Cocktails + Libations = Cocktations

If you are wondering what a cocktation is, yours is a valid question. Cocktation is in fact a made-up word that tumbled from my mouth one day when I was trying to say the word concoction. That nifty little neologism was the seed idea for this blog, and here we both are today.

Friday, February 11, 2011

Edelster Aventinus Cocktail

So I've been getting more into beer as of late. Thanks to a cool new audio blog, Expert Drinking hosted by Dr. Bill (Bill Sysak) and his ever-faithful side-kick and drinking companion, Stephen Johnson, I've been learning about the history of beer. 

As usual, once I begin learning more in depth information on a new aspect of the world of delicious booze, I cannot resist jumping in with both feet in terms of tasting. Schneider Aventinus is one of the few 100 point beers on, and as such, I couldn't resist, inspired by my new-found beer "expertise", trying it. With it's rich, deep brown color and sweet pumpernickel bread meets over-ripe banana nose, this is one 100 point beer I can get solidly behind.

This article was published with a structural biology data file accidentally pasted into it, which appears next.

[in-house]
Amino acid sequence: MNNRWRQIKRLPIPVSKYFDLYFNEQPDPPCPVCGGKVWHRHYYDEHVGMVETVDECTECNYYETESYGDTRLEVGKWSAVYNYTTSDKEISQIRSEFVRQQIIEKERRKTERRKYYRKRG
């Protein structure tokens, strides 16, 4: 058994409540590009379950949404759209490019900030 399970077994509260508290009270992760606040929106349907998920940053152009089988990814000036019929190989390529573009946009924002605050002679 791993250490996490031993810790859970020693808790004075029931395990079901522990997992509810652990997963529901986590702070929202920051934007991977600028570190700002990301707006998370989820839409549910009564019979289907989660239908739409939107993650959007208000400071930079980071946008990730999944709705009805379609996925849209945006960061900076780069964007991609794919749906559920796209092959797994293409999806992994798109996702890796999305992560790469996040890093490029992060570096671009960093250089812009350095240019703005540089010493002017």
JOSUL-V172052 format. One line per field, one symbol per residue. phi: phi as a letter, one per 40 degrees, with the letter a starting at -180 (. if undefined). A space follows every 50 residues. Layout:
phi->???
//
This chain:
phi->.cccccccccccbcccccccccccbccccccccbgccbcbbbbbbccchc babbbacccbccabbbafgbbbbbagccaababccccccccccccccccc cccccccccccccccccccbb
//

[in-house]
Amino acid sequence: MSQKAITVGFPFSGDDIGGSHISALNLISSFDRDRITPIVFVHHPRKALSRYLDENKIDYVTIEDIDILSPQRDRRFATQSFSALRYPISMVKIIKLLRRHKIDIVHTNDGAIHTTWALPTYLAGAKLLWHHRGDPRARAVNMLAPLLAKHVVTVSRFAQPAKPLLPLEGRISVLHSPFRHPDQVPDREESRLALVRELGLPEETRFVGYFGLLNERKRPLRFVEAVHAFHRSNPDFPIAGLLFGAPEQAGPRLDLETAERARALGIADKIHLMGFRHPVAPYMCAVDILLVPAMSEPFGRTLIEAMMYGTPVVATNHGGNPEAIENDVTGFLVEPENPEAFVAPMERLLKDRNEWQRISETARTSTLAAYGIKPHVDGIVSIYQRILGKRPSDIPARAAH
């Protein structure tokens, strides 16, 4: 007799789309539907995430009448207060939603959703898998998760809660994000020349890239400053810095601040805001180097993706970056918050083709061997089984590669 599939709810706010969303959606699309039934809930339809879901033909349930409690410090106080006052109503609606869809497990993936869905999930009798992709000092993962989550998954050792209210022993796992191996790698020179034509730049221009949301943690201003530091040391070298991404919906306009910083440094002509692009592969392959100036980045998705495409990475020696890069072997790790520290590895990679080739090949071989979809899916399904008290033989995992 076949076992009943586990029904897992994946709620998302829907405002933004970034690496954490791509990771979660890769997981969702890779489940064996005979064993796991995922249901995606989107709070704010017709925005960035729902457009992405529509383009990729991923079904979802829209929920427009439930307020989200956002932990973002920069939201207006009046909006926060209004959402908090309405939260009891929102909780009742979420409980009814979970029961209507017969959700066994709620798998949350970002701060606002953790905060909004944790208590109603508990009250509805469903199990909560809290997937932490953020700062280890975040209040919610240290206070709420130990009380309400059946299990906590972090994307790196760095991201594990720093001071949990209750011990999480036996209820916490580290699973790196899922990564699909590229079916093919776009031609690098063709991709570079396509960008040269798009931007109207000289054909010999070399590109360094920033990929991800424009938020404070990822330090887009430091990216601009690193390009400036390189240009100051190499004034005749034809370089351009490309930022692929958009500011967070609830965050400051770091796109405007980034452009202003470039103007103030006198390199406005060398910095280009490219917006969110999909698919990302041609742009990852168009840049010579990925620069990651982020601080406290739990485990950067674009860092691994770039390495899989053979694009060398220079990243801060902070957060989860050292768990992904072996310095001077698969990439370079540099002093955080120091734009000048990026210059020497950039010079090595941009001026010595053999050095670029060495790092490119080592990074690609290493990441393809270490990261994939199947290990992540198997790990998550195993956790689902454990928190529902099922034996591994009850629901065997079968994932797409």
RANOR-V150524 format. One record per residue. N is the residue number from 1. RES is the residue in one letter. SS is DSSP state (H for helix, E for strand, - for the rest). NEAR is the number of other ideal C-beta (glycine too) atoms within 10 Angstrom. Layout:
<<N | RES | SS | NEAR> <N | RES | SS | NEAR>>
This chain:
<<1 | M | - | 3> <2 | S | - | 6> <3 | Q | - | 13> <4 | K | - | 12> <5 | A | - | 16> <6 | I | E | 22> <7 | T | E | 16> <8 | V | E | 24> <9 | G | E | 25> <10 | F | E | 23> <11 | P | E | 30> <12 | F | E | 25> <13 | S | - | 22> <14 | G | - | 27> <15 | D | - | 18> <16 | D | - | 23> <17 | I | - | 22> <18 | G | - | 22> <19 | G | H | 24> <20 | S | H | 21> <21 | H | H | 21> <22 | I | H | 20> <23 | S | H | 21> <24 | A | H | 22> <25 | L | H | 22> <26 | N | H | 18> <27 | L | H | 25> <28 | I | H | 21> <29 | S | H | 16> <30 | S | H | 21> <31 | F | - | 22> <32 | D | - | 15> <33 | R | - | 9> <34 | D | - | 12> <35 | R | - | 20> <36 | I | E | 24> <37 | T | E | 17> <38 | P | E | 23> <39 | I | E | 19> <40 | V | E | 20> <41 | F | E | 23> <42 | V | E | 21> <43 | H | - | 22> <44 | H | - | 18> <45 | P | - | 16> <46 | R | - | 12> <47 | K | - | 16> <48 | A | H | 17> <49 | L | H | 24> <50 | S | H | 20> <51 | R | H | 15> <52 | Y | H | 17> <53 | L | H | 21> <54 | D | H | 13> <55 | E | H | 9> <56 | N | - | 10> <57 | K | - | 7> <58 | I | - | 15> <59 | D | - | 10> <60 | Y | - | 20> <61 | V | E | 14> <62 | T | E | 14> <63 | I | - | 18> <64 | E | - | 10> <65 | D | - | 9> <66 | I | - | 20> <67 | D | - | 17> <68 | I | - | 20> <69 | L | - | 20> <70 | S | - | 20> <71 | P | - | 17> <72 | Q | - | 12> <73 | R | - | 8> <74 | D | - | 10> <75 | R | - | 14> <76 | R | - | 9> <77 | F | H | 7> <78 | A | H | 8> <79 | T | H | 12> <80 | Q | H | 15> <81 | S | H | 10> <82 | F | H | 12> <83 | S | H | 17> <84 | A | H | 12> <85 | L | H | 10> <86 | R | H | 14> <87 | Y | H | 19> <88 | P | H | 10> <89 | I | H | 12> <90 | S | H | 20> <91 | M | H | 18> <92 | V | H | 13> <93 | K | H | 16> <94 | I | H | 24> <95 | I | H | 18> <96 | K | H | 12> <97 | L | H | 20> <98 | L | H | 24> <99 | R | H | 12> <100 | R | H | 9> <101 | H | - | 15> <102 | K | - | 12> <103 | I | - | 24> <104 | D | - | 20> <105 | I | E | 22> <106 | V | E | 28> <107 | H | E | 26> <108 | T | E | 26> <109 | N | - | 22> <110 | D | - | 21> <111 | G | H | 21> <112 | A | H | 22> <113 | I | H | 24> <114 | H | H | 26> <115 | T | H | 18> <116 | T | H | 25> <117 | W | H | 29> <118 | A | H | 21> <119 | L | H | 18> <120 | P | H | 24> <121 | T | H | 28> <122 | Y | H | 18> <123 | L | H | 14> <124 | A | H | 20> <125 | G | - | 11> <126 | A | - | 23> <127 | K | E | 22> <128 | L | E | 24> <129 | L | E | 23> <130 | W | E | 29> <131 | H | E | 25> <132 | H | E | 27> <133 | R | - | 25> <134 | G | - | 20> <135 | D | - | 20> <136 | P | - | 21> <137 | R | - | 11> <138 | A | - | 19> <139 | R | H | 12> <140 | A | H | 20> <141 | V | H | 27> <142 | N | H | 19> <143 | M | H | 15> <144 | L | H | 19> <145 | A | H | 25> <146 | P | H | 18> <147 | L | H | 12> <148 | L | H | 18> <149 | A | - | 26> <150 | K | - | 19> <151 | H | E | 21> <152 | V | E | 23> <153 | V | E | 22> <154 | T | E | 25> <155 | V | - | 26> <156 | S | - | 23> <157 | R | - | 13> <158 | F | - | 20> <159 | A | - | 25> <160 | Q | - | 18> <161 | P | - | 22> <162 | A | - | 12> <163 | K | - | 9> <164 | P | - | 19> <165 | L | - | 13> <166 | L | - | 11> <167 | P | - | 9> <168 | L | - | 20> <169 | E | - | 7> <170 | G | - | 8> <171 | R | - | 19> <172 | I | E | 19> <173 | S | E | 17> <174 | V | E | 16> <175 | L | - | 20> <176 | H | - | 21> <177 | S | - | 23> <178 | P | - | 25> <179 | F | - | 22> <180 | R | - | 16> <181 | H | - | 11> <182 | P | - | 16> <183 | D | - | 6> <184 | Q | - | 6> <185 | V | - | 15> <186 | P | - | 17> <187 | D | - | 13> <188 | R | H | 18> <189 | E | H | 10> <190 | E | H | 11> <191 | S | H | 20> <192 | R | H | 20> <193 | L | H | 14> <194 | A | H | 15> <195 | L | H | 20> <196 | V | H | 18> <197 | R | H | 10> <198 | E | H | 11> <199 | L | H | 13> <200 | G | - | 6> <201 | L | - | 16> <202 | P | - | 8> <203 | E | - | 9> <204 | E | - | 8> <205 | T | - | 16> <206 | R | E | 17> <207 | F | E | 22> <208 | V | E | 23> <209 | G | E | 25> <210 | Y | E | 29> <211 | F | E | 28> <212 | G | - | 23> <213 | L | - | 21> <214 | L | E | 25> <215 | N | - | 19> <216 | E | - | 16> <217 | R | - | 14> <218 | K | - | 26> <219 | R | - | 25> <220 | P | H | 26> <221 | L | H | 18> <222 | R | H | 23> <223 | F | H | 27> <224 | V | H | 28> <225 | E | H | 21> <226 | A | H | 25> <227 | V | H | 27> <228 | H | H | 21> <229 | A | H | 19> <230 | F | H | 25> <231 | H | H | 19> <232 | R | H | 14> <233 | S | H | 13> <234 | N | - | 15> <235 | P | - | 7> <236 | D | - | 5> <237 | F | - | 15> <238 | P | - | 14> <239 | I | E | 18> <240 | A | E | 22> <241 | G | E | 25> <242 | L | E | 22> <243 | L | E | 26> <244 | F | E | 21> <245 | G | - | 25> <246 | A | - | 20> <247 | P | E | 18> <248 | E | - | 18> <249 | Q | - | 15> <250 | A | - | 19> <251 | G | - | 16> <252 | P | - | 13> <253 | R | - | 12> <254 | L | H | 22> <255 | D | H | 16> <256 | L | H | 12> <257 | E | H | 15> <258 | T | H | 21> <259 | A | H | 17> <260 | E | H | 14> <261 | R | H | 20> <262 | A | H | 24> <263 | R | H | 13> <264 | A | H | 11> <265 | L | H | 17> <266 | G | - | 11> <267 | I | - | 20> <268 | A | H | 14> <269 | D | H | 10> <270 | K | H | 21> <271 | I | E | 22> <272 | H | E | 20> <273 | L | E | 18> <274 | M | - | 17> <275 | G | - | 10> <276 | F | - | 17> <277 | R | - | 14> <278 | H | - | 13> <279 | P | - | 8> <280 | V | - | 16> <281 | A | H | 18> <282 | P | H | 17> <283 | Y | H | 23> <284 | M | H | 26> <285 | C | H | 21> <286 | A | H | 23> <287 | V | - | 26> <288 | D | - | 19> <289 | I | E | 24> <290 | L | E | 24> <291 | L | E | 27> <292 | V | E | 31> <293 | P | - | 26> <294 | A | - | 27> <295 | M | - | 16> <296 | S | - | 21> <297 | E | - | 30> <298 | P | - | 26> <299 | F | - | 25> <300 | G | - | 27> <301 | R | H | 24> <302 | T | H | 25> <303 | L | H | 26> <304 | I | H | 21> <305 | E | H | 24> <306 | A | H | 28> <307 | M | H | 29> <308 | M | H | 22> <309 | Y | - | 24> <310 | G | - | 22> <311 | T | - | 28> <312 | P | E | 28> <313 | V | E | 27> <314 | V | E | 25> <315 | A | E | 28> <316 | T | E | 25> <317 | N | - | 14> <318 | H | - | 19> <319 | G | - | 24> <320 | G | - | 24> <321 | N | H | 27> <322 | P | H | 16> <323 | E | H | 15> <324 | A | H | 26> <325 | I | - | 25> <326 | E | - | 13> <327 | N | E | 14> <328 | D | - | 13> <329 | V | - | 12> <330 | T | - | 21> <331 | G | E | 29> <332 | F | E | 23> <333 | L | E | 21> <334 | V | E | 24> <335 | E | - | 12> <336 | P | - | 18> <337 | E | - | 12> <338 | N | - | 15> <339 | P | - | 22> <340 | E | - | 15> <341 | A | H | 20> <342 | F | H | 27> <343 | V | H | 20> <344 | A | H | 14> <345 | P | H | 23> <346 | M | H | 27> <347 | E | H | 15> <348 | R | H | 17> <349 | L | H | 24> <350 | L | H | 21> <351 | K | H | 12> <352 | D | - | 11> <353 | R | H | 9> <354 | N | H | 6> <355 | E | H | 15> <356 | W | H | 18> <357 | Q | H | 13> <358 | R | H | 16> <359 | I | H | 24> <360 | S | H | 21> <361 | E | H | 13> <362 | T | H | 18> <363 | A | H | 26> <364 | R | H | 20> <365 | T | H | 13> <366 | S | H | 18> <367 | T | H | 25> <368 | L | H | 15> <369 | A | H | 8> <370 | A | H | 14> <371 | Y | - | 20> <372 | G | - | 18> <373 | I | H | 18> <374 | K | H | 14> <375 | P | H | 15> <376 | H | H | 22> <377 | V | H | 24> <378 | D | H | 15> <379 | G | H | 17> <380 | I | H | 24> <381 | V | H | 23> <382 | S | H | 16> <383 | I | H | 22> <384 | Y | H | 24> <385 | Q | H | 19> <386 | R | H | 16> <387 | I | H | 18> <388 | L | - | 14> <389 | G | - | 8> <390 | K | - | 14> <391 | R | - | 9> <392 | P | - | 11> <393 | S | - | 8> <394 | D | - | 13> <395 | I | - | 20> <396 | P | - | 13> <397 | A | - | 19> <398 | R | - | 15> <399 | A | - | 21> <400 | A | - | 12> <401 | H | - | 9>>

Along side the eminently recognizable purple-labeled Aventinus beers at my favorite liquor store, I noticed a 375mL clear bottle with the same label. What was this? Beer liquor? In a sense, yes. It is actually distilled Aventinus beer, and according to reviews, it tastes strikingly similar to the beer from which it comes. Tonight I bought a bottle and brought my new discovery home. First I sampled it neat to discover that the critics were correct--the taste is entirely recognizable as a distilled form of Aventinus beer. But could a cocktail be made with this already delicious and complexly flavored spirit? A quick internet search revealed nothing. So it was up to me. I wanted to create something that didn't mask the signature Aventinus flavor, but rather brought it forth even more so...

Aventinus Cocktail
2 oz Edelster Aventinus
1/2 oz Scrappy's Sirop de Gomme
3 dashes Regan's Orange Bitters
Stir with ice and strain into a cocktail glass. Garnish with a spiral of Meyer lemon peel cut over the glass. 

While Edelster Aventinus is very drinkable on its own, mixed with the gum syrup, it gains a slight sweetness and weight, which when paired with the orange bitters and lemon oils, make it into a wonderful cocktail that allows all of the inherent complexities of the spirit shine through. 

Cheers! ~Dr. Cocktation 

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